The Dutch Parliament has called on the government to end all air service between Amsterdam and Brussels to help the environment and also to free up needed slots at Schiphol Airport for longer-distance routes, and the Belgian government is in agreement.
Train time between the two cities is only about an hour longer than a flight, and may actually be faster when you eliminate city-to-airport transfers and security lines.
It's not clear yet whether the two governments will take final action, and there may be opposition from the airlines as well. Previous attempts to shift regional flights from Schiphol have failed.
At present, Schiphol is under restrictions that don't allow it to add any more slots for flights at least until next year, and possibly beyond; it can't expand, and an attempt to create a second field at Lelyveld met heavy opposition and is off the table at this point.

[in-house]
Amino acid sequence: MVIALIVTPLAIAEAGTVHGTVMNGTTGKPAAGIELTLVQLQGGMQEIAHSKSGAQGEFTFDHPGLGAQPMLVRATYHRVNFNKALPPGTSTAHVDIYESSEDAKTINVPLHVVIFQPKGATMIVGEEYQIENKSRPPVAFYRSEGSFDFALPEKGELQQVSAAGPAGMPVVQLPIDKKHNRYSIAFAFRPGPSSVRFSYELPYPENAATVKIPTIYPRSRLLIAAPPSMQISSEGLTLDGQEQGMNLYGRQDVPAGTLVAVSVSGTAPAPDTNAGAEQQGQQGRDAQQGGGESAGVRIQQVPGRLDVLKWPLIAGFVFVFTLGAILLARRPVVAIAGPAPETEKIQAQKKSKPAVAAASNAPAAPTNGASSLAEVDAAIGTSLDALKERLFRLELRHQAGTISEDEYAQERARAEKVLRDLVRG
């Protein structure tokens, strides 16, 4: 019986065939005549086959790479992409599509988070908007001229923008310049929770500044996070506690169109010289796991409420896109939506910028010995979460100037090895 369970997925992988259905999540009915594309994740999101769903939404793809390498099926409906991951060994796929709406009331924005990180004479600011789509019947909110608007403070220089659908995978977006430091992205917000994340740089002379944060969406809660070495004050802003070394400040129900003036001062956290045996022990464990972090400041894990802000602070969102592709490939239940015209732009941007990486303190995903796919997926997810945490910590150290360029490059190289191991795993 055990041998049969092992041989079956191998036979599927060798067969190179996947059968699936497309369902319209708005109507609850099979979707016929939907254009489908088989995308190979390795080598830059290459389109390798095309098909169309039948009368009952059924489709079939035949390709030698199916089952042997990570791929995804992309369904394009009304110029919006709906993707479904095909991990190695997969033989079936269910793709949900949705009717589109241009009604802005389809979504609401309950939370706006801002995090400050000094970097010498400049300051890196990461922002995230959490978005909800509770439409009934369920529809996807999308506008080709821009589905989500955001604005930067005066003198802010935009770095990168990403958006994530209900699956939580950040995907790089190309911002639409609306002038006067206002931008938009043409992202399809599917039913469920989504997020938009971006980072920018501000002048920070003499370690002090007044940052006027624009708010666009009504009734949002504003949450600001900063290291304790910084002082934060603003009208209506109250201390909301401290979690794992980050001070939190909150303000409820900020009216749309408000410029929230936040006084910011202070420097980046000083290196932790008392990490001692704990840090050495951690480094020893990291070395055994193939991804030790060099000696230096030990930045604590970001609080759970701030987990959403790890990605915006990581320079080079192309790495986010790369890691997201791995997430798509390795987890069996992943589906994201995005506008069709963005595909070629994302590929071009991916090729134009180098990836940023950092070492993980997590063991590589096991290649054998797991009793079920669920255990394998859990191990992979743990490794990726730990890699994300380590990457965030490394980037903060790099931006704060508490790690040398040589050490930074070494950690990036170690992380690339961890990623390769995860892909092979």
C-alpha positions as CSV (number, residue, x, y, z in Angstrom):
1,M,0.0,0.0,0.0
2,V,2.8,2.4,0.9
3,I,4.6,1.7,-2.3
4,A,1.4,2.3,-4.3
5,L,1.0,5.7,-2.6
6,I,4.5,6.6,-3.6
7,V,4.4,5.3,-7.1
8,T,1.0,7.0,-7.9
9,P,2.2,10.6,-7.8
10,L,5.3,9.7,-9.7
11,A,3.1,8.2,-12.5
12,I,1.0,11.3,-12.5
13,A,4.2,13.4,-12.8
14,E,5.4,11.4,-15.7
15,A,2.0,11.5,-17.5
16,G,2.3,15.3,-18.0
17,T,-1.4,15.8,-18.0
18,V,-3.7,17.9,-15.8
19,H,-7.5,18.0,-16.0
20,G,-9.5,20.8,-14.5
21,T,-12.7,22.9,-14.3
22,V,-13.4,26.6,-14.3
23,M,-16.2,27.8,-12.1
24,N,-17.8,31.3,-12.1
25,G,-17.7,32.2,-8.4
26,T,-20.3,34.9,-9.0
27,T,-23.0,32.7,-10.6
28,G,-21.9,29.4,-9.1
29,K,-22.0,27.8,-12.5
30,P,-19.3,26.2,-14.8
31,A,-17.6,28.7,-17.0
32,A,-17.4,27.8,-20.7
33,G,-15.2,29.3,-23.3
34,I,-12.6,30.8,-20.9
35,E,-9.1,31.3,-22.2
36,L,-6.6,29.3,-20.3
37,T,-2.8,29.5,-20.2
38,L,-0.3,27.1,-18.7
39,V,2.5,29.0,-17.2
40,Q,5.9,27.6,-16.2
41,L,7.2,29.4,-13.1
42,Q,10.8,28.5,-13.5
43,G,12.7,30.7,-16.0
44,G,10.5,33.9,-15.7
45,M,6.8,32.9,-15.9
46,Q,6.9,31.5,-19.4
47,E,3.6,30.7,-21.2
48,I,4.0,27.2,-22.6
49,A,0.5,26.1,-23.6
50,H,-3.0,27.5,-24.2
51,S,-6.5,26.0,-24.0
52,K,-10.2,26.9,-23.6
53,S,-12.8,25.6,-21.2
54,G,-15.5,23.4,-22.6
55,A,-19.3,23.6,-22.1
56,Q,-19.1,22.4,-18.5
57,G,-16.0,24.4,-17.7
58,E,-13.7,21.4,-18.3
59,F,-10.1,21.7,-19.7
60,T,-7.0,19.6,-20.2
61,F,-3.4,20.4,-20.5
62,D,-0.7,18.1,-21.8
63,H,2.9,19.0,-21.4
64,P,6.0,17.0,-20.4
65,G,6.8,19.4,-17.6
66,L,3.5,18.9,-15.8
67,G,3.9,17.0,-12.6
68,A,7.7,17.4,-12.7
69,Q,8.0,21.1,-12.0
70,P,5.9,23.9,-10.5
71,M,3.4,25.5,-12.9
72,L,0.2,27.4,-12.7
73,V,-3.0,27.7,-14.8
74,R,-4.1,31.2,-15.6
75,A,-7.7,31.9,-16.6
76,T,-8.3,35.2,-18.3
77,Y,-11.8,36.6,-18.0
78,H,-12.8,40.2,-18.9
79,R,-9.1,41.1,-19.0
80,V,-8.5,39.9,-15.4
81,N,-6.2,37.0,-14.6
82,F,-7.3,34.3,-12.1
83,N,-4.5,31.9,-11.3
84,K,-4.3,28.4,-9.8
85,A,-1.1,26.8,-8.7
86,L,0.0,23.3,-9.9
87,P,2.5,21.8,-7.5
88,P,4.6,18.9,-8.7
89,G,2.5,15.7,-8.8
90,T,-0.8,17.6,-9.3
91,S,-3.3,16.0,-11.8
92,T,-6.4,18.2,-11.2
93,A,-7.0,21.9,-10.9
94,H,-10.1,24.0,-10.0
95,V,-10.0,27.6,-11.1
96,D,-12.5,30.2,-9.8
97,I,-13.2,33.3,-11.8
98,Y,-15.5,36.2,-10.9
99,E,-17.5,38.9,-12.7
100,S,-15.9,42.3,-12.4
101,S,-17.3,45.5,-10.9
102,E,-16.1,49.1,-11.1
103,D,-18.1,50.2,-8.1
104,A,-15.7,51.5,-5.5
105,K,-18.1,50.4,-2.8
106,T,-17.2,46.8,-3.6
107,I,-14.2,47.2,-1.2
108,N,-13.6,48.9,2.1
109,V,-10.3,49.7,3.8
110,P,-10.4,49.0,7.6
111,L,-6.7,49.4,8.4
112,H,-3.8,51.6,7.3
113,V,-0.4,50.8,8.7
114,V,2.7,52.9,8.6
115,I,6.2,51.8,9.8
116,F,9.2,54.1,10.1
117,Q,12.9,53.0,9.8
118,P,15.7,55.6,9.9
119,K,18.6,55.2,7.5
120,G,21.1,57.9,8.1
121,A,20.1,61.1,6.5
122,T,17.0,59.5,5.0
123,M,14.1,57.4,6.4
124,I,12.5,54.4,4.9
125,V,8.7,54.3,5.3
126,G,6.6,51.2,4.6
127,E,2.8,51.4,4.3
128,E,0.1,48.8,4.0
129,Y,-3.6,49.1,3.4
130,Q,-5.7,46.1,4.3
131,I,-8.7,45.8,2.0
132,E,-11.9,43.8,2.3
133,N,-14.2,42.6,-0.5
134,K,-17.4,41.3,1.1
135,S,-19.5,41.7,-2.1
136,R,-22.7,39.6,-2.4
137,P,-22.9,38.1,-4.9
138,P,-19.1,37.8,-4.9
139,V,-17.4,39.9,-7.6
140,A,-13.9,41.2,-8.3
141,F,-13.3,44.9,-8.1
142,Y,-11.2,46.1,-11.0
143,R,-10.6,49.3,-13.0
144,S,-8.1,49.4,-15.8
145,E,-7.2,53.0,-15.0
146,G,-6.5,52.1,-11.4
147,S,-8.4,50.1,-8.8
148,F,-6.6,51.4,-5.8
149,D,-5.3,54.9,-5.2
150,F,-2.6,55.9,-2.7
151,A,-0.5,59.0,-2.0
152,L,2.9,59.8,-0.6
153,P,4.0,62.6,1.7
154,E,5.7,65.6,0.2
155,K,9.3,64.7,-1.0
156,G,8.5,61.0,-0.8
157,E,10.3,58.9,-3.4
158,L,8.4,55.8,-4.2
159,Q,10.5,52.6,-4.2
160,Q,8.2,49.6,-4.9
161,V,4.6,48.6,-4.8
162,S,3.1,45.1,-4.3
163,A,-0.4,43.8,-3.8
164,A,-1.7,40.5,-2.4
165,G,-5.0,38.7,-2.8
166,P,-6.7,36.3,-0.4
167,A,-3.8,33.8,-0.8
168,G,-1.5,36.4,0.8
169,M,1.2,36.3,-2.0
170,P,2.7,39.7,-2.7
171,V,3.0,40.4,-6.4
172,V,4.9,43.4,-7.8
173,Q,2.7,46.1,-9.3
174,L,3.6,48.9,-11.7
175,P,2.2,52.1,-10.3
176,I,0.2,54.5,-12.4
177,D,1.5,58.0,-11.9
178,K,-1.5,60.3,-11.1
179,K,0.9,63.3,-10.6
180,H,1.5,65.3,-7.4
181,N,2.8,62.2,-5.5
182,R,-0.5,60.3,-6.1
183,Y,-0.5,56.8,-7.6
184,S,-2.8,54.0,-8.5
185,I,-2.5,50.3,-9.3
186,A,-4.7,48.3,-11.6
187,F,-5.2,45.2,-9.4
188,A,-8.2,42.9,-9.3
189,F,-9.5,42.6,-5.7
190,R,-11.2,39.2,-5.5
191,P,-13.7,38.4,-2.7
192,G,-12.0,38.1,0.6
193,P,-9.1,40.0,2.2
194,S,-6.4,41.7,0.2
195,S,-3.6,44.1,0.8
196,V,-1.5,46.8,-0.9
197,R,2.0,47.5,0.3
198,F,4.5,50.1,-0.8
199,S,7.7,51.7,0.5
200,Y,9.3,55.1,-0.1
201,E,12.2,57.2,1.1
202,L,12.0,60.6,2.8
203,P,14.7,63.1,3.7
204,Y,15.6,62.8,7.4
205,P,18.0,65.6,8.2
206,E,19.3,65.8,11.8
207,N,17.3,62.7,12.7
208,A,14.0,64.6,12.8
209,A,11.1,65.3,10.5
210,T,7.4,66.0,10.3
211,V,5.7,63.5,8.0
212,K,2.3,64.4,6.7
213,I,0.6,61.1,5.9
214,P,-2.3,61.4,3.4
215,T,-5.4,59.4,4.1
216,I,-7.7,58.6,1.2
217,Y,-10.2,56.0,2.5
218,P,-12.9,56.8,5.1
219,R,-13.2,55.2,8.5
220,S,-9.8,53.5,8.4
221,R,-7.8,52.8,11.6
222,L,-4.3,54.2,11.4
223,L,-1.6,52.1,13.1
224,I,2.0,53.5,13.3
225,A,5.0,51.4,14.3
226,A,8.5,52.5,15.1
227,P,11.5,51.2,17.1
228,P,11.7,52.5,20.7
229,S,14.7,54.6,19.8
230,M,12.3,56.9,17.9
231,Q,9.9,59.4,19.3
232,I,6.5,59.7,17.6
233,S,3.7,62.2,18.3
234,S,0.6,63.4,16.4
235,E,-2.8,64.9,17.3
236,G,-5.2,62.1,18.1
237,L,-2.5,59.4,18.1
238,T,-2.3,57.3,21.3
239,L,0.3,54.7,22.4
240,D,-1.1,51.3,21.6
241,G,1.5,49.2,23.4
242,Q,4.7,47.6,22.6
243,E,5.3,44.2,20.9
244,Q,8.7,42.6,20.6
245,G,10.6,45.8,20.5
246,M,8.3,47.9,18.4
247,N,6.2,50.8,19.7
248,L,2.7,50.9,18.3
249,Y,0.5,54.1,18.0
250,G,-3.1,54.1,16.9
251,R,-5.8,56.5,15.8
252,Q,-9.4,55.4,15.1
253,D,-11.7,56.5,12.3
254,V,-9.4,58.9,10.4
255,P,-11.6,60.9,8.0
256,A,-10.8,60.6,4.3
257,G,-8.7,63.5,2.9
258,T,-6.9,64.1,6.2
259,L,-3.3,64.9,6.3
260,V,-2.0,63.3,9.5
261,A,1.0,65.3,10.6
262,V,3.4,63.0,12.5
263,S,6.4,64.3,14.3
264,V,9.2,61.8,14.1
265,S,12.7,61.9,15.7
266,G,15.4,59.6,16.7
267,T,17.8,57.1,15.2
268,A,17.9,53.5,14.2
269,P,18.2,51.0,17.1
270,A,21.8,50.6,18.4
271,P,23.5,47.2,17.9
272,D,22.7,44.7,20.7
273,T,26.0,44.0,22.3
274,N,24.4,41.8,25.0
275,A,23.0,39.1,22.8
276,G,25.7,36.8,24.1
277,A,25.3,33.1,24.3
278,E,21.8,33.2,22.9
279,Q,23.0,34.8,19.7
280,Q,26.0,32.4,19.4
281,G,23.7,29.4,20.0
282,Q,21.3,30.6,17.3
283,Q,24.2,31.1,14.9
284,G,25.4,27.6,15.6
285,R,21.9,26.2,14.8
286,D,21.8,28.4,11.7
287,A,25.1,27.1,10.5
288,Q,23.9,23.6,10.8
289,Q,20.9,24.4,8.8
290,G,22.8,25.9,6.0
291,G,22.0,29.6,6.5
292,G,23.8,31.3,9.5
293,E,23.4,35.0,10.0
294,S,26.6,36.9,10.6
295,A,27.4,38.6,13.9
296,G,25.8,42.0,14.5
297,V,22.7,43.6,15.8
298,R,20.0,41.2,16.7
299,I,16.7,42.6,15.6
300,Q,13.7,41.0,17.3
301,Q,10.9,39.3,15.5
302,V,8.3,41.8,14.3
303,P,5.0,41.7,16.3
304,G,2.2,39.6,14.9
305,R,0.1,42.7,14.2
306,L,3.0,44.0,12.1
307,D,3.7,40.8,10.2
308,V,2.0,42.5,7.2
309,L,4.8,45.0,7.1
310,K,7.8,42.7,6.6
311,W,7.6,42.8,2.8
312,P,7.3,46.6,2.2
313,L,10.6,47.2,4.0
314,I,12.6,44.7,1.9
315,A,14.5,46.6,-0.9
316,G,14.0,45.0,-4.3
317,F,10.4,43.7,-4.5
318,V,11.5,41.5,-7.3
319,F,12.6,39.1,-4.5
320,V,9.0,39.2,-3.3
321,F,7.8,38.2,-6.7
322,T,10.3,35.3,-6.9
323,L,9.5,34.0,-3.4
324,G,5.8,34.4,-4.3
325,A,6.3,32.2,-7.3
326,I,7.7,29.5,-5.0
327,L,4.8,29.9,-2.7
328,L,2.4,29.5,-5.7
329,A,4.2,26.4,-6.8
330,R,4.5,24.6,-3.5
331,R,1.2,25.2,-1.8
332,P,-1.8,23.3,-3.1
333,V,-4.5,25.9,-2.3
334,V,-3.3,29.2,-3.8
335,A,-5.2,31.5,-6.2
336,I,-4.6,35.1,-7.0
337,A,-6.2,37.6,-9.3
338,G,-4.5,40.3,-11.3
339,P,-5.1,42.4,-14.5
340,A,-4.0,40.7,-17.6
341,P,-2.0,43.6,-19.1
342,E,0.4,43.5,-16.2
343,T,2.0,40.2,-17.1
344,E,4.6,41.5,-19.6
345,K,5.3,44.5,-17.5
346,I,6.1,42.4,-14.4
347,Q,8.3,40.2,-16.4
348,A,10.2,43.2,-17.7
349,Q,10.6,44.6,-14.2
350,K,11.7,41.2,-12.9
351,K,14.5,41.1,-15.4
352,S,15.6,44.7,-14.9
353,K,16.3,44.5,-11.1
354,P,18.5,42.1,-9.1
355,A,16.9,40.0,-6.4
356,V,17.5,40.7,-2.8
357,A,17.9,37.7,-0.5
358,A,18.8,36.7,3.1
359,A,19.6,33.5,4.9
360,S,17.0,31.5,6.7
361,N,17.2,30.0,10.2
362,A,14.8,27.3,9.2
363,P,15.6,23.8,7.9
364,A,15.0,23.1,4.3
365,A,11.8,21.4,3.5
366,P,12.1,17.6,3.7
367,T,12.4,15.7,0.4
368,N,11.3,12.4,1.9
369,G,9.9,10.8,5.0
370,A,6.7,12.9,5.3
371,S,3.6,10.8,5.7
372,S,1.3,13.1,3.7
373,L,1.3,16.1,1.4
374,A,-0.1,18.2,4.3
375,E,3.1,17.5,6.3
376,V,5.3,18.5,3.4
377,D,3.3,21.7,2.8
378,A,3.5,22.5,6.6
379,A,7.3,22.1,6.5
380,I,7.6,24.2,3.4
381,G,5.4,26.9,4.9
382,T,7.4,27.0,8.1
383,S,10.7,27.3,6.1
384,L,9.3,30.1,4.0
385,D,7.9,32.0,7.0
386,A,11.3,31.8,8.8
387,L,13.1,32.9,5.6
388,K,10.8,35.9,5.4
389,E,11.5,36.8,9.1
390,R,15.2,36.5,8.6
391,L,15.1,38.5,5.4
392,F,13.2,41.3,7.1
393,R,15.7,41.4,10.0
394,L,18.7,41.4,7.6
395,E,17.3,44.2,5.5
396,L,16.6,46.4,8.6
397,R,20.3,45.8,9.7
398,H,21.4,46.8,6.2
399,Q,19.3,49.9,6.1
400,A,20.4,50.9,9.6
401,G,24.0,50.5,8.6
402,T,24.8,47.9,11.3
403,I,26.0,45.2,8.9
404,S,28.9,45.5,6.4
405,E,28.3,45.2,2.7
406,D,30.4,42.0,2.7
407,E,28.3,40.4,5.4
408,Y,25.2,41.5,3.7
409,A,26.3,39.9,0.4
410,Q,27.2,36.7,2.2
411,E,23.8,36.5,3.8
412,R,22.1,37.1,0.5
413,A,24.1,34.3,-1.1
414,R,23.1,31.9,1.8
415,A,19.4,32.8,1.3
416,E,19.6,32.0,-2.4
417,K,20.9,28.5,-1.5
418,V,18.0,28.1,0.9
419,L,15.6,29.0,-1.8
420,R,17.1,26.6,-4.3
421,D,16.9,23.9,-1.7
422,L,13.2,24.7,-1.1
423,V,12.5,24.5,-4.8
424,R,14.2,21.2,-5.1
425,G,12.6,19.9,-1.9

A complicating factor may be who actually flies between the two cities. Since Schiphol is one of Europe's major transfer points for intercontinental travel, a large part of the Amsterdam-to-Brussels traffic may be passengers arriving in Amsterdam from distant points and then continuing to Brussels. The Dutch government is looking into more coordination between its railroad and the airlines.